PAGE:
There is still lingering doubt in some people’s/doctor’s minds about fibromyalgia as a form of mental illness. After all, stress can bring on a fibro flare, so it must be all in our heads, right? Thank goodness this way of thinking is falling by the wayside, and research supports very real physiological causes for fibromyalgia (even while they don’t agree on what they are, but one step at a time). Still, I think a lot of people with fibromyalgia have the idea rubbing on the back of their minds: “Am I in pain because I want to be? Am I exhausted all the time because I’m lazy? Am I looking for attention? Am I just crazy?” I’ve had all those thoughts over many years. After all, I’ve met enough people who just look at me with doubt. The spine doctor who looked at my x-rays and essentially told me I must be a wimp because people usually have much more damage before they have the pain I was complaining about. The doctor who sent me home when he saw fibromyalgia in my patient chart when I actually had a massive pulmonary embolism. Friends who have just said, well it’s all part of getting older (I apparently started aging at 15). Experience trains us to doubt ourselves.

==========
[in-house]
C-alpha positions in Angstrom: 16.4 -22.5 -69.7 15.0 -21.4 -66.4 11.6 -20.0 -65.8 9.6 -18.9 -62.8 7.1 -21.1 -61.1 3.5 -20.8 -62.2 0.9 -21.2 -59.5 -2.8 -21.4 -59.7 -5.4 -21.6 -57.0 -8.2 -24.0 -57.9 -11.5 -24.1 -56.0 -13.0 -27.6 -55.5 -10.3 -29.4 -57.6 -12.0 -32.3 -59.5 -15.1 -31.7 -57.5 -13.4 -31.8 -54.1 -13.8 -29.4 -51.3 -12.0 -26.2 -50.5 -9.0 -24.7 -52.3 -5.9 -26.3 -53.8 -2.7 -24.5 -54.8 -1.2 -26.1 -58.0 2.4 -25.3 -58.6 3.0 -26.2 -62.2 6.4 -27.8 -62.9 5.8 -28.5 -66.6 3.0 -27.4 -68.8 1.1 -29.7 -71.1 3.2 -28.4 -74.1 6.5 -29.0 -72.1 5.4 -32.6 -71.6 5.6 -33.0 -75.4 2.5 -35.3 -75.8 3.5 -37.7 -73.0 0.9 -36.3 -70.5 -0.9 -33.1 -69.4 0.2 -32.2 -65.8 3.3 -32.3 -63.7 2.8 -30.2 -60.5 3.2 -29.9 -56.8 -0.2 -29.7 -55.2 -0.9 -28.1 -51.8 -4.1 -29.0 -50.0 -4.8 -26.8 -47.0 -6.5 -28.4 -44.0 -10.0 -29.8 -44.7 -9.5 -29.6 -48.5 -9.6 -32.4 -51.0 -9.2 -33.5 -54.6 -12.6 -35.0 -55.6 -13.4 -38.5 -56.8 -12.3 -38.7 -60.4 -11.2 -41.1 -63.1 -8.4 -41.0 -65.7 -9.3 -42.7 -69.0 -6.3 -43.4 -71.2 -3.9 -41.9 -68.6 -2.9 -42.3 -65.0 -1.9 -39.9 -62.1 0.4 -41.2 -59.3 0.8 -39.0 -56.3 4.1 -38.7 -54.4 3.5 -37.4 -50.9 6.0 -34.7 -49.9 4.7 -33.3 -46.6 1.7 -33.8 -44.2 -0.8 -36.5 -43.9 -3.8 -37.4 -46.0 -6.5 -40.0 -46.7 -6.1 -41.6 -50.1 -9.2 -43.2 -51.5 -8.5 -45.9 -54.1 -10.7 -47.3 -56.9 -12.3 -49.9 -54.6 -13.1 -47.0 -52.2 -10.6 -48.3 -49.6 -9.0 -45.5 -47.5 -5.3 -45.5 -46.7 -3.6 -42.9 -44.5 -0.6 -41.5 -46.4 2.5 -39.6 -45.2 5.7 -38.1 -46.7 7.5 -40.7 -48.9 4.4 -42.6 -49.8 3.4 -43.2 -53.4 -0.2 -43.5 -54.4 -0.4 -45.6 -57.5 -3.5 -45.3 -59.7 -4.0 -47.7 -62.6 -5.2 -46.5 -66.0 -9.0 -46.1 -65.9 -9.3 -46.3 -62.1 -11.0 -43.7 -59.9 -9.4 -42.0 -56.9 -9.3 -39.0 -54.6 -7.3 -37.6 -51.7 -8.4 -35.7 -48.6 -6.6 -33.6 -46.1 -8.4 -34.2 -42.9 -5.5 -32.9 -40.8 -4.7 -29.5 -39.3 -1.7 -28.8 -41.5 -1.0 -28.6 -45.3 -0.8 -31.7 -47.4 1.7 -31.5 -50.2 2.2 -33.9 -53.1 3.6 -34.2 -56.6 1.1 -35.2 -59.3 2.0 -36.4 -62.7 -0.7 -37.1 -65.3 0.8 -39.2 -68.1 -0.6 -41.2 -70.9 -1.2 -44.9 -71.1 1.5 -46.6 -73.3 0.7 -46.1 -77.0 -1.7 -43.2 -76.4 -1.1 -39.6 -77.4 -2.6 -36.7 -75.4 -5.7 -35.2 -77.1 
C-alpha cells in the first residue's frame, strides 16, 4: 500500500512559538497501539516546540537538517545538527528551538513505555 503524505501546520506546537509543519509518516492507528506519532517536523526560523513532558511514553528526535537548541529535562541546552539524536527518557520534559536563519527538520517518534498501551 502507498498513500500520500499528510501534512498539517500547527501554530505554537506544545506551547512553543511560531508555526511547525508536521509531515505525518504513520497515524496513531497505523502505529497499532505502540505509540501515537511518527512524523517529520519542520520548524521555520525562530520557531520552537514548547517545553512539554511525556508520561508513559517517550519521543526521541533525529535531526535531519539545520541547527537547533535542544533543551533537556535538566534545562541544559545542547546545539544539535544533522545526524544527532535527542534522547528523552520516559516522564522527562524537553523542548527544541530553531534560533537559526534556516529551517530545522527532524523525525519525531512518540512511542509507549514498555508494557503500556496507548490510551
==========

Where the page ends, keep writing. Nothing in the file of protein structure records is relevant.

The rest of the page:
So now as part of another phase of using myself as a guinea pig, I have begun experimenting with happiness. Can being happy stop the pain? My hypothesis, based on the last six months is, no, it won’t, but maybe it will make it more tolerable.
Last week was momentous. I have decided to share my life and my HOME with someone for the first time since my second divorce in 2000, and he moved in on Saturday, which meant a day of loading and hauling furniture and boxes in the rain. My tiny house is a mess and may burst at the seams, but it’s all doable…in baby steps. I’m on day two of a really solid fibro flare that I woke up with yesterday morning. It’s not sore muscles – I’m very strong and didn’t lift more than I could. It’s the aching pain of a flu bug without the flu bug – scalp to big toenail. In addition, last week I finally walked away with a promotion at work into a job that will be exciting and fun. Lots to learn and new people, even a little travel. It’s very exciting.
I’m happy. I’m happy at home for the first time in more than a decade (contentment is not happiness); and I’m happy at work. Stress, yes, happiness, yes. Possible to have both? Yes. So what will the happiness do for me physically? We’ll see.